The blood-brain barrier (BBB) is a complex interface that separates the central nervous system (CNS) from the circulatory system and serves to maintain brain homeostasis. There are native P-glycoprotein (P-gp) transporters embedded in the BBB endothelial cell membranes, which play a fundamental role in effluxing out xenobiotics. Such protections come at a steep price, since the BBB is a key roadblock in the delivery of treatments for CNS disorder, including brain tumors and Alzheimer’s, while the P-glycoprotein transporter reduces the effectiveness of chemotherapeutics and is responsible for the development of multidrug resistance (MDR).
The HumBrain project will build the first atomistic model of a human P-gp pump embedded in a realistic model of the BBB membrane, and use molecular dynamics simulations in combination with novel free-energy techniques to provide a mechanism for the modulation of the P-gp pump by substrates and inhibitors, in order to address the origins of multidrug resistance and the origins of the high selectivity of the BBB membranes to molecules. This will be complemented by coarse-grained models to address the issue of protein-lipid modulation and alternative ways to turn off the P-gp. The models will be of sufficiently realistic representation to serve as a starting point for translational research to aid in the experimental development of the next generation CNS modulators and targets.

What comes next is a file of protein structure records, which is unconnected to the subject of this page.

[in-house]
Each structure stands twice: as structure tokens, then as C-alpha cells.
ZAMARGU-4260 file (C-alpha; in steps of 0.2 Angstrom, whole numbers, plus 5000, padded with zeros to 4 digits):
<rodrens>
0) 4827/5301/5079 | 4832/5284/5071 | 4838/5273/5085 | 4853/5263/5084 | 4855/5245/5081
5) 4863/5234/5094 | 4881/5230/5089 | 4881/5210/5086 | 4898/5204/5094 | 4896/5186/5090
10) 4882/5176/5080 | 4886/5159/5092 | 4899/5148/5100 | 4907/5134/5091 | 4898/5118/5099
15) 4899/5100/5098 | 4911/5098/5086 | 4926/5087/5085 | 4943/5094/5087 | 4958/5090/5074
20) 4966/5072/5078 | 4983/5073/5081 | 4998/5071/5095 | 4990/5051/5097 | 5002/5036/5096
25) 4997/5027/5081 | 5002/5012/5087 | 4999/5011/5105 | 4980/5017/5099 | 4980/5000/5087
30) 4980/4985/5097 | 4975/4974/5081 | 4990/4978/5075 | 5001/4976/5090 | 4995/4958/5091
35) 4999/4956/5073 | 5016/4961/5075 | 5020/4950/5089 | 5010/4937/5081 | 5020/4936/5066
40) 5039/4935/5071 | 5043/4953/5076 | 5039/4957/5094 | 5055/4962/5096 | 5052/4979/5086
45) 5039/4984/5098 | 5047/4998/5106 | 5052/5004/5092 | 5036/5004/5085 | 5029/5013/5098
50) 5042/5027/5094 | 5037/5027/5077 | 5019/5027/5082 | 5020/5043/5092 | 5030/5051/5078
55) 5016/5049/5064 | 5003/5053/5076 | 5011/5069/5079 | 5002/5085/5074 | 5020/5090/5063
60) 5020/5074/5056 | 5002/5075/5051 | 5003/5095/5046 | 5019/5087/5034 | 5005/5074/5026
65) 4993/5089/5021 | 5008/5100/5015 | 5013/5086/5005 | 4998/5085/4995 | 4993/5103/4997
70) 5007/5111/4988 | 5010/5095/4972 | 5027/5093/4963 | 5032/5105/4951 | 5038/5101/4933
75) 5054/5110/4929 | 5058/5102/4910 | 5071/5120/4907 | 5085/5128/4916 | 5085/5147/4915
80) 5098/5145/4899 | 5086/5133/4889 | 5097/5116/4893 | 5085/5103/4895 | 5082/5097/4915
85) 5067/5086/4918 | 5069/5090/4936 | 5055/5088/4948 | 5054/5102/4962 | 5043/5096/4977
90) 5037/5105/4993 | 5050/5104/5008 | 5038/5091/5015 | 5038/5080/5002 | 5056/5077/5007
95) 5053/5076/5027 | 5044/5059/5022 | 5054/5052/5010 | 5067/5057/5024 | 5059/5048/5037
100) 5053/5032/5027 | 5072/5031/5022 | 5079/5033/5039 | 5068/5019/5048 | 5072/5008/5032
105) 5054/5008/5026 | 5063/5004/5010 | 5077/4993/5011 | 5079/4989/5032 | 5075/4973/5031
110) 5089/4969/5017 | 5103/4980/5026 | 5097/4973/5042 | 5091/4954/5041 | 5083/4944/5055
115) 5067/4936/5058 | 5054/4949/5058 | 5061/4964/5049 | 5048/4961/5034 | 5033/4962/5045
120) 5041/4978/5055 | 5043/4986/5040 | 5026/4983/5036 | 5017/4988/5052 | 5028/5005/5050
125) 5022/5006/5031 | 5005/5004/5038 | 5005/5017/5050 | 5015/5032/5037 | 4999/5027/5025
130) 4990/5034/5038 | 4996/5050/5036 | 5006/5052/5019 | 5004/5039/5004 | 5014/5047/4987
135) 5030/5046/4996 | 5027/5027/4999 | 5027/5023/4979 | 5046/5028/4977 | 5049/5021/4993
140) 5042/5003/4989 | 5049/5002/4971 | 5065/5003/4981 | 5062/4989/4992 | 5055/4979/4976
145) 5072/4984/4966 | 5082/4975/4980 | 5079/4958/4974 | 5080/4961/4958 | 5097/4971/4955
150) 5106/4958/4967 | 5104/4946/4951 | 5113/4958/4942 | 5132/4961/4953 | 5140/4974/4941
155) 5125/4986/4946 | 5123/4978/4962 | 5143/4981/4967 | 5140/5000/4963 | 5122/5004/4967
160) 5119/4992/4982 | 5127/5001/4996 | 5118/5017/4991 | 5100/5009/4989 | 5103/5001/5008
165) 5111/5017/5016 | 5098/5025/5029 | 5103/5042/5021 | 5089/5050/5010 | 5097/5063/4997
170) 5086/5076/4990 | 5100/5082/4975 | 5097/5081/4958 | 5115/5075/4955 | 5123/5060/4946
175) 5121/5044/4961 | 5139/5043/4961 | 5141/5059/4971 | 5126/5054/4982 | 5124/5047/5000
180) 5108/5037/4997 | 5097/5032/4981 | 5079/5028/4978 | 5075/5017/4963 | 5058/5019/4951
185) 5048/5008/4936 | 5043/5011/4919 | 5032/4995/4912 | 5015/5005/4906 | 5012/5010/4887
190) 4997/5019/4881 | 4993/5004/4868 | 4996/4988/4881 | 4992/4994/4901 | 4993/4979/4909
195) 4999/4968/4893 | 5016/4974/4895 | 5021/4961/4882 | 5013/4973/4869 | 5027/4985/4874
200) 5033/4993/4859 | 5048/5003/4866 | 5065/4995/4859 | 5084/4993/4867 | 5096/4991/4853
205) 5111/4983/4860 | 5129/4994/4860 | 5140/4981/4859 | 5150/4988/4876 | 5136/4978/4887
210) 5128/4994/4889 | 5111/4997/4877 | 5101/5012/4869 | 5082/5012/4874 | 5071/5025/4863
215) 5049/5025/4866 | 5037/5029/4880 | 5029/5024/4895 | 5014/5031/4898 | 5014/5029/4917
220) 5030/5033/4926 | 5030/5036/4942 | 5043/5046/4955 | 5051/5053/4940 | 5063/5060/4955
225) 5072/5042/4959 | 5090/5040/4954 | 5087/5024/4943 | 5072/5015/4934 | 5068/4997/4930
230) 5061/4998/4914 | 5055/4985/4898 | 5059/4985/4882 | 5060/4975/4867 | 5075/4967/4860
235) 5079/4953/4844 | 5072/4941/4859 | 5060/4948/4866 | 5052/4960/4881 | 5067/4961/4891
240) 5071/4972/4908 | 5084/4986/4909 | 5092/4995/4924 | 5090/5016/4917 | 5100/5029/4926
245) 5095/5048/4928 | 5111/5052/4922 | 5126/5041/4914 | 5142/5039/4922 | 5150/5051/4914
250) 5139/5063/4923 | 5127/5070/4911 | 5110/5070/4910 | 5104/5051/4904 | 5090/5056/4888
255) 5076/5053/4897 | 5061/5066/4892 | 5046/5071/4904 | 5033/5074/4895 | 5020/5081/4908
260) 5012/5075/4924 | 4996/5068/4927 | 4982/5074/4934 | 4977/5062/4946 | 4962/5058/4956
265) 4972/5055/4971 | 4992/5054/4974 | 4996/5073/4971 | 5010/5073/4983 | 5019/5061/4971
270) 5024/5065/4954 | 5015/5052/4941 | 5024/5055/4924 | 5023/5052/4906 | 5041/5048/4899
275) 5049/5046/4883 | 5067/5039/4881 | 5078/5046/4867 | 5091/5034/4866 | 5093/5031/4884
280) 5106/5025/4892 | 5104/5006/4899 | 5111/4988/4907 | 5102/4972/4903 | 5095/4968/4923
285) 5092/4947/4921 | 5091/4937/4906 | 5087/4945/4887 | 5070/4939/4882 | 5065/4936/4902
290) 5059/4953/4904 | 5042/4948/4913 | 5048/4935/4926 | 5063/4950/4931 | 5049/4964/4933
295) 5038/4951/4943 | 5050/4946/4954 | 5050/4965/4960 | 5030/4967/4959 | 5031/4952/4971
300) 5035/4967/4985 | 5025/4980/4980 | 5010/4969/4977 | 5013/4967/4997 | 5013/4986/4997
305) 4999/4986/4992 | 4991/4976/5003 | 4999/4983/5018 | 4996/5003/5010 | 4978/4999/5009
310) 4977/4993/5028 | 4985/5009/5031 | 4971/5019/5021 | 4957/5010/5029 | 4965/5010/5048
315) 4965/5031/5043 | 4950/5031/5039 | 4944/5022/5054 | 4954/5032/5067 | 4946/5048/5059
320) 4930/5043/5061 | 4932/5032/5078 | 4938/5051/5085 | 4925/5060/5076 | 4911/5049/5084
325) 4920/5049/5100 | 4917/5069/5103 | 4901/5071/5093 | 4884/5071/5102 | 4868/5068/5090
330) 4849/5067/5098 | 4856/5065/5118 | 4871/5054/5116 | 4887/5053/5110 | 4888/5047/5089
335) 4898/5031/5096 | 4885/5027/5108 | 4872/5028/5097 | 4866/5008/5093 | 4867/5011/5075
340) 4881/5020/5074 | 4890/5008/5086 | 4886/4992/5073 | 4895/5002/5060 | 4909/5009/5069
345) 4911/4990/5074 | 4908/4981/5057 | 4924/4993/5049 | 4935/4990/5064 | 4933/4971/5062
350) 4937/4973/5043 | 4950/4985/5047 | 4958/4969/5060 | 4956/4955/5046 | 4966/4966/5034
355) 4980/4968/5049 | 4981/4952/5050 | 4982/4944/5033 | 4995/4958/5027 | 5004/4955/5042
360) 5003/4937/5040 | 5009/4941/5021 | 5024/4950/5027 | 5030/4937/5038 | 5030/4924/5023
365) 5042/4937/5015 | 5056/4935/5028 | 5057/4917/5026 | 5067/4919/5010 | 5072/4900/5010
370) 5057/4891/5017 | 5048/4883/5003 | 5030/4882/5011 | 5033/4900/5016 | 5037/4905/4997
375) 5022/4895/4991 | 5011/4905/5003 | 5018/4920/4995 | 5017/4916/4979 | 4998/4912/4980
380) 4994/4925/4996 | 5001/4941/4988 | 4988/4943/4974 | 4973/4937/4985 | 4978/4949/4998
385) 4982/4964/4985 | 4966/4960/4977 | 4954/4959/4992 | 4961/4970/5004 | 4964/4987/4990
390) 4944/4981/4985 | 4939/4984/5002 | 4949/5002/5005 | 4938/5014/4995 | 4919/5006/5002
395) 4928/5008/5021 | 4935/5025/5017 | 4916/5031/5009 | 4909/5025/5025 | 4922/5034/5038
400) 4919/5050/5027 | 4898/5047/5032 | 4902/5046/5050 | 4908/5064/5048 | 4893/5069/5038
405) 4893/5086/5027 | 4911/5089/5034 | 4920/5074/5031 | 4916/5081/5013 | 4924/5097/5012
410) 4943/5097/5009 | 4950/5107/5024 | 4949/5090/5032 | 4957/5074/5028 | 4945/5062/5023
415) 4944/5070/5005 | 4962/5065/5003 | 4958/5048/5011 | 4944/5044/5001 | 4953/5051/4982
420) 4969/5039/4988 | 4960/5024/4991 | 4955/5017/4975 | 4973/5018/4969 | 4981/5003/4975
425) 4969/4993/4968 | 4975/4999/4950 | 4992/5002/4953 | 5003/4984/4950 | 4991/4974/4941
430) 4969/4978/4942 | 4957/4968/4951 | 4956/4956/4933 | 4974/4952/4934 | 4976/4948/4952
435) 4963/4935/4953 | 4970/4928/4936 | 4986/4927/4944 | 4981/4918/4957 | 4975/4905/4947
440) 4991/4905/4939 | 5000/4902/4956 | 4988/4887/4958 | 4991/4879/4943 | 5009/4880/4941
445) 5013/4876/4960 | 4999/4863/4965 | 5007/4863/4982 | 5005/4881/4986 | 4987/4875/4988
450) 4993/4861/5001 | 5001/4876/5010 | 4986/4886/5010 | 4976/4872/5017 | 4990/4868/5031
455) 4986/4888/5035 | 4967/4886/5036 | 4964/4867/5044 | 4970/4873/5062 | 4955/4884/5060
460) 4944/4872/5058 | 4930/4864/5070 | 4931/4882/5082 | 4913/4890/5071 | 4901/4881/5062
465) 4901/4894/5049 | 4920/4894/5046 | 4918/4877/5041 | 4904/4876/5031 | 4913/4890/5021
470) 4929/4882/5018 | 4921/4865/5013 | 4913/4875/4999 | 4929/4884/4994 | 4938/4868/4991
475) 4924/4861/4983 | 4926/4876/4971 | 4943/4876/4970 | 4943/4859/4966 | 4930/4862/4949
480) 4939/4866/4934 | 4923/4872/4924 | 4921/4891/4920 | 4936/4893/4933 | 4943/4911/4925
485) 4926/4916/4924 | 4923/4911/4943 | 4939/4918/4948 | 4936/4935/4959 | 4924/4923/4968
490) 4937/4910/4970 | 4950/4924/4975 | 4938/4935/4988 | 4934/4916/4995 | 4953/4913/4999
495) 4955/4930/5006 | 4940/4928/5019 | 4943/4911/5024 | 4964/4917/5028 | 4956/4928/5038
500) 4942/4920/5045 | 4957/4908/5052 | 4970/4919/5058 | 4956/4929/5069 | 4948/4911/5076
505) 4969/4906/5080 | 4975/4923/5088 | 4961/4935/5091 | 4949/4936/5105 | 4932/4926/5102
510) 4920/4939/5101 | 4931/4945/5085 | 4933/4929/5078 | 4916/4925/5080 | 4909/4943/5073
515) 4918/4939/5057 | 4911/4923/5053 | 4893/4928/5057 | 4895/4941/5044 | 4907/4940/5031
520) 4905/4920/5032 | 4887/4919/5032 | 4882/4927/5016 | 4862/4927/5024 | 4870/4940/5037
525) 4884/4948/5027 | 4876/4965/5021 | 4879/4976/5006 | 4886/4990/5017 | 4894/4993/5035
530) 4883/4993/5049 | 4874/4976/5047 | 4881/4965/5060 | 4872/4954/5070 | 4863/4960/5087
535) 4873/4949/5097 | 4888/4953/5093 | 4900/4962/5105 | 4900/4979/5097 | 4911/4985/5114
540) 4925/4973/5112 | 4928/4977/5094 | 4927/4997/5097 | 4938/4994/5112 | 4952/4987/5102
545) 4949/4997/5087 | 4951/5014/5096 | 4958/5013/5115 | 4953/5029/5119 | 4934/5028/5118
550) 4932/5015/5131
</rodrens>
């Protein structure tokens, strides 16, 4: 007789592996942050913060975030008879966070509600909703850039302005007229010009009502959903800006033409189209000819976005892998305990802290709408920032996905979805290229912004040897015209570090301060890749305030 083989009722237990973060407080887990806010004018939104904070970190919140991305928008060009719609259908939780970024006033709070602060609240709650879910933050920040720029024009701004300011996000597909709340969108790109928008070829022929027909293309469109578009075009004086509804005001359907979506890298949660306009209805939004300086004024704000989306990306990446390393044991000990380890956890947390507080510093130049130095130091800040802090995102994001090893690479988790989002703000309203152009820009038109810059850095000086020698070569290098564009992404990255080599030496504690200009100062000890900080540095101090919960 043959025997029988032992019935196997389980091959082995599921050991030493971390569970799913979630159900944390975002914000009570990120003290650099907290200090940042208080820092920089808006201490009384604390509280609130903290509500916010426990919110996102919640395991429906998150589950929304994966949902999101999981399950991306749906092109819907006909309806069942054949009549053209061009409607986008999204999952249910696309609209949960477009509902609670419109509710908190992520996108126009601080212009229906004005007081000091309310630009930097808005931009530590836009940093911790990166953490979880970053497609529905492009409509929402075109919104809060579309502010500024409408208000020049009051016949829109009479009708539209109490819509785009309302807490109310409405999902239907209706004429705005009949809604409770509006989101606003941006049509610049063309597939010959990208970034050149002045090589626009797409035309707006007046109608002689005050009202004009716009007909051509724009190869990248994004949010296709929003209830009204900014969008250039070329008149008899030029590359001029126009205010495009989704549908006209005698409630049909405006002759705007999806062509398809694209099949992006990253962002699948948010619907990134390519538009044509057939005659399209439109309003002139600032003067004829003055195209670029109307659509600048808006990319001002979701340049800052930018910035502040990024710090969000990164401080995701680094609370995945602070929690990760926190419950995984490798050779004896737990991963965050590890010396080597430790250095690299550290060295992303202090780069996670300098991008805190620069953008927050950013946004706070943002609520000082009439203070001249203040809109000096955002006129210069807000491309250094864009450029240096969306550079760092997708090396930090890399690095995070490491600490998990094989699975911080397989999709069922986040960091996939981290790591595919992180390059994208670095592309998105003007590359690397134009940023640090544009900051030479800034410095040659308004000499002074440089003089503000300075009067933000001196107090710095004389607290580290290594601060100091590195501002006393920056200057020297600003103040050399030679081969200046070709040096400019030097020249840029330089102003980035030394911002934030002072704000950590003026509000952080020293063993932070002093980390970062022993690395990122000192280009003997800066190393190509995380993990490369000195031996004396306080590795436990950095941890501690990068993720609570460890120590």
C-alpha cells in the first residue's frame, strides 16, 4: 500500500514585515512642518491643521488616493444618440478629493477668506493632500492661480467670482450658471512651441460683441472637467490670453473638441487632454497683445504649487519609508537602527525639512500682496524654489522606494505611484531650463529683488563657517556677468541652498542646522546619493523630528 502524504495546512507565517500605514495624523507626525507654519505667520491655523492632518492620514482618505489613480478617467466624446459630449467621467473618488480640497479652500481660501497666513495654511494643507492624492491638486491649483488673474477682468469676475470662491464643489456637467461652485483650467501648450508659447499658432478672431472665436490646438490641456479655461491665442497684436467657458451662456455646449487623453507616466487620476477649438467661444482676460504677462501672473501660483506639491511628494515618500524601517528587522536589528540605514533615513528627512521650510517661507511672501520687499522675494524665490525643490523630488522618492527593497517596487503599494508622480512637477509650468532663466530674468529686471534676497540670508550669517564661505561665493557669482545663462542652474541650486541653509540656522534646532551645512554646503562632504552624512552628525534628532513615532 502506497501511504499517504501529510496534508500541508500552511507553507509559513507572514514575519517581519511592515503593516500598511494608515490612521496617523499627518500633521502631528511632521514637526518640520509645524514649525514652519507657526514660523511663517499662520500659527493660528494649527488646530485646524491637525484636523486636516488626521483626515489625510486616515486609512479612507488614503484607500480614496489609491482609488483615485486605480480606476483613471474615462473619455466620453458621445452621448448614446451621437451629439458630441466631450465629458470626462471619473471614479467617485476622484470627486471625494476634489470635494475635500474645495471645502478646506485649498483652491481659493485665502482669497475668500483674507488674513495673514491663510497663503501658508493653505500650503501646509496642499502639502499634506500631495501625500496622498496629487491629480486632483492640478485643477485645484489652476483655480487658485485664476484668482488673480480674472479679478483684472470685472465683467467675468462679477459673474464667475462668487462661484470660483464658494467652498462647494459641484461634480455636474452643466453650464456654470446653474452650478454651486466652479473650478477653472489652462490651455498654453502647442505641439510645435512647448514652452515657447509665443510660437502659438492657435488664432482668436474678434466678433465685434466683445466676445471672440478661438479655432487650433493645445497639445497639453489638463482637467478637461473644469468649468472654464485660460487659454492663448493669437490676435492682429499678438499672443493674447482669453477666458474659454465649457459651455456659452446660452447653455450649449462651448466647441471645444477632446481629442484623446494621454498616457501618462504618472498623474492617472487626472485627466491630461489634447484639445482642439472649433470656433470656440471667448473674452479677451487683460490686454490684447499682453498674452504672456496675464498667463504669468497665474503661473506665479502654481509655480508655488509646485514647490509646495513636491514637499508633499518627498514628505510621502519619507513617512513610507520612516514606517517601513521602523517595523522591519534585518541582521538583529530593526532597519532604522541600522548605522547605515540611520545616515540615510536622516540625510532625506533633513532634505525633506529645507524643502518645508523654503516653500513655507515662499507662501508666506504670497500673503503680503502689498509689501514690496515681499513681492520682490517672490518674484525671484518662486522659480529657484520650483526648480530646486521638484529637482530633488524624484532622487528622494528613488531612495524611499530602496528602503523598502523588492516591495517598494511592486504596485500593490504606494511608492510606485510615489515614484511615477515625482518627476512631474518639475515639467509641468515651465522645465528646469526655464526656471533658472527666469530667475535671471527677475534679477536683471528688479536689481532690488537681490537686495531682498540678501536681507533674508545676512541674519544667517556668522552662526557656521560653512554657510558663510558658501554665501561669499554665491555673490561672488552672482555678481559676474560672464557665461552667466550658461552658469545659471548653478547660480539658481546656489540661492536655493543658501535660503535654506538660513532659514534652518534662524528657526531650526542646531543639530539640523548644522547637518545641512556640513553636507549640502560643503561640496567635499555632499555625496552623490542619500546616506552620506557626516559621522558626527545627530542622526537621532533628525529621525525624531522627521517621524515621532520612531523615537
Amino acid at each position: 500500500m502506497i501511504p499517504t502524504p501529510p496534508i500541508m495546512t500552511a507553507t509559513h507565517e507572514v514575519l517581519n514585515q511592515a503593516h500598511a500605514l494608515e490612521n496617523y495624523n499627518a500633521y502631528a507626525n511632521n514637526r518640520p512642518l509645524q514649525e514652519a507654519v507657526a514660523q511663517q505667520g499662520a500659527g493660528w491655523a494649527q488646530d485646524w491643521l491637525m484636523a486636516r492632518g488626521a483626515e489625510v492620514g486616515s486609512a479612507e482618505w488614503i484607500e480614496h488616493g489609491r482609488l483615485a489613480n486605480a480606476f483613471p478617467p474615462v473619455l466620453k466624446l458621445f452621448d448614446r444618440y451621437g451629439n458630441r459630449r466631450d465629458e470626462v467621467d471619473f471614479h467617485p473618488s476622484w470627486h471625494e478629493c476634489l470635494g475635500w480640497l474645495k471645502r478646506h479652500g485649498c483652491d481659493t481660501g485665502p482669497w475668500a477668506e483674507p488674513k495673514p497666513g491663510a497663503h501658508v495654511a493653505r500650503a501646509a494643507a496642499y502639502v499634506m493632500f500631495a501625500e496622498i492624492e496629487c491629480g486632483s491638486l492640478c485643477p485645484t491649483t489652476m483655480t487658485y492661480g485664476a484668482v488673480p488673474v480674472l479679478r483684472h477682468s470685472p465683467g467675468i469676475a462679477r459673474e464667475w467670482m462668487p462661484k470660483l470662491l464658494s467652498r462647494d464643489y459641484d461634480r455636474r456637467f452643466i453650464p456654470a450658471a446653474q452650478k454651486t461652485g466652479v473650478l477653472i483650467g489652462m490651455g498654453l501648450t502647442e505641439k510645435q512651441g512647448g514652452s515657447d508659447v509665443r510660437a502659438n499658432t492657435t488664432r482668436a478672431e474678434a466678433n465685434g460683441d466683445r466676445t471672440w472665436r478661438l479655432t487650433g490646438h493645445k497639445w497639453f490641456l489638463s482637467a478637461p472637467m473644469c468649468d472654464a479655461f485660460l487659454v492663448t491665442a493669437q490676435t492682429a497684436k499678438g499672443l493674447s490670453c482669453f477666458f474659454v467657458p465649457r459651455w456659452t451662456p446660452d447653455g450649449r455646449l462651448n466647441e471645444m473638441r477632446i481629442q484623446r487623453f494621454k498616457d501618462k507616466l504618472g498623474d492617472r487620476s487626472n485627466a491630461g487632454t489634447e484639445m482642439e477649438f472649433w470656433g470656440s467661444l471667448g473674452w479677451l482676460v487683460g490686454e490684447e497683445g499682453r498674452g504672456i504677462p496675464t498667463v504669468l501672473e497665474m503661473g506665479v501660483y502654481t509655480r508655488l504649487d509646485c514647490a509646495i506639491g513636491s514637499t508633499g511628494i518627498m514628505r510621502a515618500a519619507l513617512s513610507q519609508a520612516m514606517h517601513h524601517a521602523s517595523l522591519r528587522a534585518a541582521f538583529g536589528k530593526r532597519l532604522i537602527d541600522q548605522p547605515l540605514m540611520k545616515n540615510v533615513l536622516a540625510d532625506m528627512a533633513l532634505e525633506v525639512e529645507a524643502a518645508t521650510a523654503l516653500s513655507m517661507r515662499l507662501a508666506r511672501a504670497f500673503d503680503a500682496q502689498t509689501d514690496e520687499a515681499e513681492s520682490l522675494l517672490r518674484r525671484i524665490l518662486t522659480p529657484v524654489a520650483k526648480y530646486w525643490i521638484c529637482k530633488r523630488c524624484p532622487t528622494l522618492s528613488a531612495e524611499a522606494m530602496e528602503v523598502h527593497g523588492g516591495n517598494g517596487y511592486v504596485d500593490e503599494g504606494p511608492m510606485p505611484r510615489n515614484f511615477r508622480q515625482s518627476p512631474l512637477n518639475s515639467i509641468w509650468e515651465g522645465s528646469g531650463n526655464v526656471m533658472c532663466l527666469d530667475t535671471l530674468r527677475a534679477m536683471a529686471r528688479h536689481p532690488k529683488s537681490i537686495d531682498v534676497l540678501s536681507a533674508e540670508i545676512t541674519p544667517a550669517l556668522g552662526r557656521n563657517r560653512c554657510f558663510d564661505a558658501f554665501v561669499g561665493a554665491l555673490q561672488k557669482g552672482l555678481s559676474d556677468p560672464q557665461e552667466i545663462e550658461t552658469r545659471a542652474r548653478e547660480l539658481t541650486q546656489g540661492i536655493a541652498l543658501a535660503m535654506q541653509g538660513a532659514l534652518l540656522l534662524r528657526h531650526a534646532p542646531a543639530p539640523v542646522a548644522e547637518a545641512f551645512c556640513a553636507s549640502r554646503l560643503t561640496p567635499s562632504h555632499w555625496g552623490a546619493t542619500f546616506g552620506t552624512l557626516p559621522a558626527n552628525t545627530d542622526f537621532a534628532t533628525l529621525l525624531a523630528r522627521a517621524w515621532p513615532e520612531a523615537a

The HumBrain project will be carried out by an experienced researcher who worked on membrane proteins during his PhD thesis in the UK and the BBB during his postdoc in the USA in conjunction with an experimental laboratory. The experienced researcher will work with a supervisor in Denmark who has a strong background in modelling complex membranes, including neuronal membranes, as well as membrane proteins, and will benefit from the strong network of simulations present in Denmark, while bringing his expertise from USA and the UK with him.
Fields of science
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